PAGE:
No need to stay mum on facts of working life
''The thing that surprised me is that the job is really fun - and the baby's been easy" ... Marissa Mayer. Photo: Getty Images
She said her baby was ''easy'' - curse you, chief executive Marissa Mayer.
Another woman said raising five children ''was hard work'' - curse you, too, stay-at-home mother and first lady runner-up Ann Romney.
After seeing all the jackal attacks on famous women who talk about motherhood, I'm sure Buckingham Palace is already putting together a PR strategy for how the pregnant Duchess of Cambridge should talk about her baby.
With all the choices facing women today, there is one discomforting constant: someone will always be there to tell us we're doing it wrong, whatever we're doing.
The newest round of the mummy wars over balancing work and life came when Mayer, the head of Yahoo!, broke new ground by being one of the first chief executives to speak publicly about parenthood.
''The thing that surprised me is that the job is really fun … and the baby's been easy. The baby's been way easier than everyone made it out to be. I've been really lucky that way,'' Mayer has said, prompting a firestorm.
Some women thought Mayer, with her huge salary and paid support staff, was setting too high a bar for other women, who might struggle with not-so-easy babies, financial constraints and a job outside the home.
Of course, that means Krispy, the shift manager at the local diner, will now be empowered to fire his swing-shift waitress when she's late after a night with a colicky baby. ''Whatsa matter witchu? Marissa Mayer can make it to work on time with a kid at home, why can't you?'' he'll snarl, before putting out his cig in her coffee cup.
It's hard to say that fear is wrong - we have light years to go before we're a nation that truly has family-friendly workplaces.
But here's the deal: every child is different, every mother is different and talking about it is the only way to make progress.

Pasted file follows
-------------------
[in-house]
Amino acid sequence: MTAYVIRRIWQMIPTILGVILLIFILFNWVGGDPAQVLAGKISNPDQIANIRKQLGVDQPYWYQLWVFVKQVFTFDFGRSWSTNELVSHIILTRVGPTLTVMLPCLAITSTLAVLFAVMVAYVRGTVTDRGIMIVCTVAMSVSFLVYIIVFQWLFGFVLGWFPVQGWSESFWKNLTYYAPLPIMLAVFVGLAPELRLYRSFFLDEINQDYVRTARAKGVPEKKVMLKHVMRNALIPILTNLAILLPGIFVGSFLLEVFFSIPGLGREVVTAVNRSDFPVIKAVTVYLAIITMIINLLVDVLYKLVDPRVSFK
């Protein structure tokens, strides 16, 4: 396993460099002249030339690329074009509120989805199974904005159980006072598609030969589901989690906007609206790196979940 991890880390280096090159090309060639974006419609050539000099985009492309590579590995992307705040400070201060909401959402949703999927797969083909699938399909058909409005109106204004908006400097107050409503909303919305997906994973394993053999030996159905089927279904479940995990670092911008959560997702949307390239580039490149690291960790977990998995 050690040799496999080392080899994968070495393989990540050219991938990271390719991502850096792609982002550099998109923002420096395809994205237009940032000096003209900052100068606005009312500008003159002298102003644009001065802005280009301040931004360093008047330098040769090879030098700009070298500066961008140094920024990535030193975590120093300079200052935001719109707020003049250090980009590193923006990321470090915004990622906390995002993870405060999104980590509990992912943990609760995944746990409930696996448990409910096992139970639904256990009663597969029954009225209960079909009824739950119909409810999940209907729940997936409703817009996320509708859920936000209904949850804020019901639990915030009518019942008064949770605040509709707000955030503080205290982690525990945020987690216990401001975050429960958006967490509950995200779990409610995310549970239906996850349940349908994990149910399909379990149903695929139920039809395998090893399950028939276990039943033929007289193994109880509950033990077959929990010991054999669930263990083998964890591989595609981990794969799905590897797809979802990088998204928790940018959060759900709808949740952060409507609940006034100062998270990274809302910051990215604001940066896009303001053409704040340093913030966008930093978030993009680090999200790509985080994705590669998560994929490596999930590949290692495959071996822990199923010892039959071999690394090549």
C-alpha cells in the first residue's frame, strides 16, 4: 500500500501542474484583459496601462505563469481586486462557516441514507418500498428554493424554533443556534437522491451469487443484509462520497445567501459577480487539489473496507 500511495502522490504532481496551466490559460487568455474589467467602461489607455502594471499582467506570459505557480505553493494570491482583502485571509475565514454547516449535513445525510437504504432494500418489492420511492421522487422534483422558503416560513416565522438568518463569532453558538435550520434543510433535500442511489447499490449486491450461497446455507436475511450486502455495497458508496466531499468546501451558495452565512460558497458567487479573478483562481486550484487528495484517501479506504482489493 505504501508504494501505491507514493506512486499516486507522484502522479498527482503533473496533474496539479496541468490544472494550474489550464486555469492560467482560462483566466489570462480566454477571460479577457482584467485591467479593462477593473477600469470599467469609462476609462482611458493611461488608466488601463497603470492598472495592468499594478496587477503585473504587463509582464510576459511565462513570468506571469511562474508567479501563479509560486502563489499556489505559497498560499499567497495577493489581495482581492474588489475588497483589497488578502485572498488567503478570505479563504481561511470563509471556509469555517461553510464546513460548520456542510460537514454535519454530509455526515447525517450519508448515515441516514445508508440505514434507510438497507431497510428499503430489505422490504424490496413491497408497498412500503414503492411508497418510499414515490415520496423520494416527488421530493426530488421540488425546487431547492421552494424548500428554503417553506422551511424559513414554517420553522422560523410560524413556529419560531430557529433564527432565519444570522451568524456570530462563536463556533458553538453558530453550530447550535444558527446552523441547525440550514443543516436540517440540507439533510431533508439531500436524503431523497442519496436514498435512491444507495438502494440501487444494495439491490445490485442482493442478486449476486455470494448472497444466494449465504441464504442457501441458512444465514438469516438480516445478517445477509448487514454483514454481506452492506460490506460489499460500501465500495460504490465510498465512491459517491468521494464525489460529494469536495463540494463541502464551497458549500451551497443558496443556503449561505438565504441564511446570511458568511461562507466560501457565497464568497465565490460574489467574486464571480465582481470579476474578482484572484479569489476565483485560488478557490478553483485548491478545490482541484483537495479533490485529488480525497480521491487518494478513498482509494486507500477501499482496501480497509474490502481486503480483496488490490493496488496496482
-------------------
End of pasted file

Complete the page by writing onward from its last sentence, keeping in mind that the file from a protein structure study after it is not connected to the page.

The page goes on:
Yes, Mayer undoubtedly has great paid support. She probably isn't running out to buy the groceries in her lunch hour, vacuuming while attached to a breast pump, or showing up with the perpetual vomit on her lapel because the child erped on her way out the door.
But the truth is, those of us who do or have done all that aren't also chief executives of a multibillion-dollar company with 12,000 employees whose business strategies are analysed by Goldman Sachs and whose leadership decisions are instantly translated into percentage points on the New York Stock Exchange.
I sincerely hope she has a supportive spouse and quality childcare that will help her with the baby - whether he's ''easy'' or not - while she takes the helm of a big technology company.
Hearing Mayer addressing her role as a mother in any fashion is refreshing. It breaks down the idea women have to act like men and leave behind anything that reminds people they are women to make it in the business world.
Take the empowerment talks of Sheryl Sandberg, the chief operating officer at Facebook, who encourages young women to forge ahead while admitting she concealed for years that she left the office at 5.30pm to be home with her children.
Talking about that is daring. Women made up only 14.1 per cent of executive officer positions in Fortune 500 companies last year, even though we are 46.6 per cent of the workforce.
But it can't be only up to chief executives to be the role models representing working mothers.
Romney was right. Even with a huge pot of resources and no outside job, raising five children is harrowing and fantastic and all consuming.
Imagine how hard it is for a parent with no partner, limited income and no choice but to work outside the home. It's an issue that was barely addressed in the presidential campaign.
Each time one of these women - whether Romney or Mayer - speaks publicly about the balance of work and parenting, we get a little closer to understanding this is an issue about families, about society, about the wellness of our community. And keeping quiet about it doesn't solve anything.
You want to know when real progress is made? When we hear a chief executive's speech that includes tales of long, colicky nights - from a dad.
The Washington Post